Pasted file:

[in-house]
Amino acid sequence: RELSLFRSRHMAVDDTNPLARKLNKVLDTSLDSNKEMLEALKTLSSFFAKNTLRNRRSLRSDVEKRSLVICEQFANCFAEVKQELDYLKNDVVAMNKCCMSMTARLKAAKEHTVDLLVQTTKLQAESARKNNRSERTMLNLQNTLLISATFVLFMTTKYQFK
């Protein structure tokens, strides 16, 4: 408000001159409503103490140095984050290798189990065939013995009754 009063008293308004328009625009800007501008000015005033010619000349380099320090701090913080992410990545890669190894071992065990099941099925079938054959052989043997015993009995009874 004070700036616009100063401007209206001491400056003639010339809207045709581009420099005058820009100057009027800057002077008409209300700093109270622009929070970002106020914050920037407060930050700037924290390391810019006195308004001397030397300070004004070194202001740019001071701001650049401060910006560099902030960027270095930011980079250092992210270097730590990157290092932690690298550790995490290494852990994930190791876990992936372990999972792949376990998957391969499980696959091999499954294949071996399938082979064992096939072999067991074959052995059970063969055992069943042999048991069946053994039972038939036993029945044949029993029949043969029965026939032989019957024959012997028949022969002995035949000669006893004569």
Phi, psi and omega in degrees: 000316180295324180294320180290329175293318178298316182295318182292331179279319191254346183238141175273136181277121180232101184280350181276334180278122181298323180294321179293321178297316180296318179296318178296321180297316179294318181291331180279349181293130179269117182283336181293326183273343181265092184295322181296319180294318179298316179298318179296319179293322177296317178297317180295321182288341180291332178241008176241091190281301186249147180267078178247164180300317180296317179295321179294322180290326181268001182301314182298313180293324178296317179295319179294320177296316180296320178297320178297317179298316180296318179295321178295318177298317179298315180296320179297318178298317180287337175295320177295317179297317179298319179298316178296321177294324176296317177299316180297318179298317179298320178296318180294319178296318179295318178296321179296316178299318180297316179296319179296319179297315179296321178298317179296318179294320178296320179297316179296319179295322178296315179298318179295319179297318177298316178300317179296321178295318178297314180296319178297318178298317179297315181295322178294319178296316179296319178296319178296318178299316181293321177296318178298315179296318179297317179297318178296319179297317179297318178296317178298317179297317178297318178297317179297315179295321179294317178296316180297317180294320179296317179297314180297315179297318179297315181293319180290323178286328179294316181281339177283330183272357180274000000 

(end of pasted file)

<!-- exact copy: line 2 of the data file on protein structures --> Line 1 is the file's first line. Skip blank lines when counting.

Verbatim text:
Amino acid sequence: RELSLFRSRHMAVDDTNPLARKLNKVLDTSLDSNKEMLEALKTLSSFFAKNTLRNRRSLRSDVEKRSLVICEQFANCFAEVKQELDYLKNDVVAMNKCCMSMTARLKAAKEHTVDLLVQTTKLQAESARKNNRSERTMLNLQNTLLISATFVLFMTTKYQFK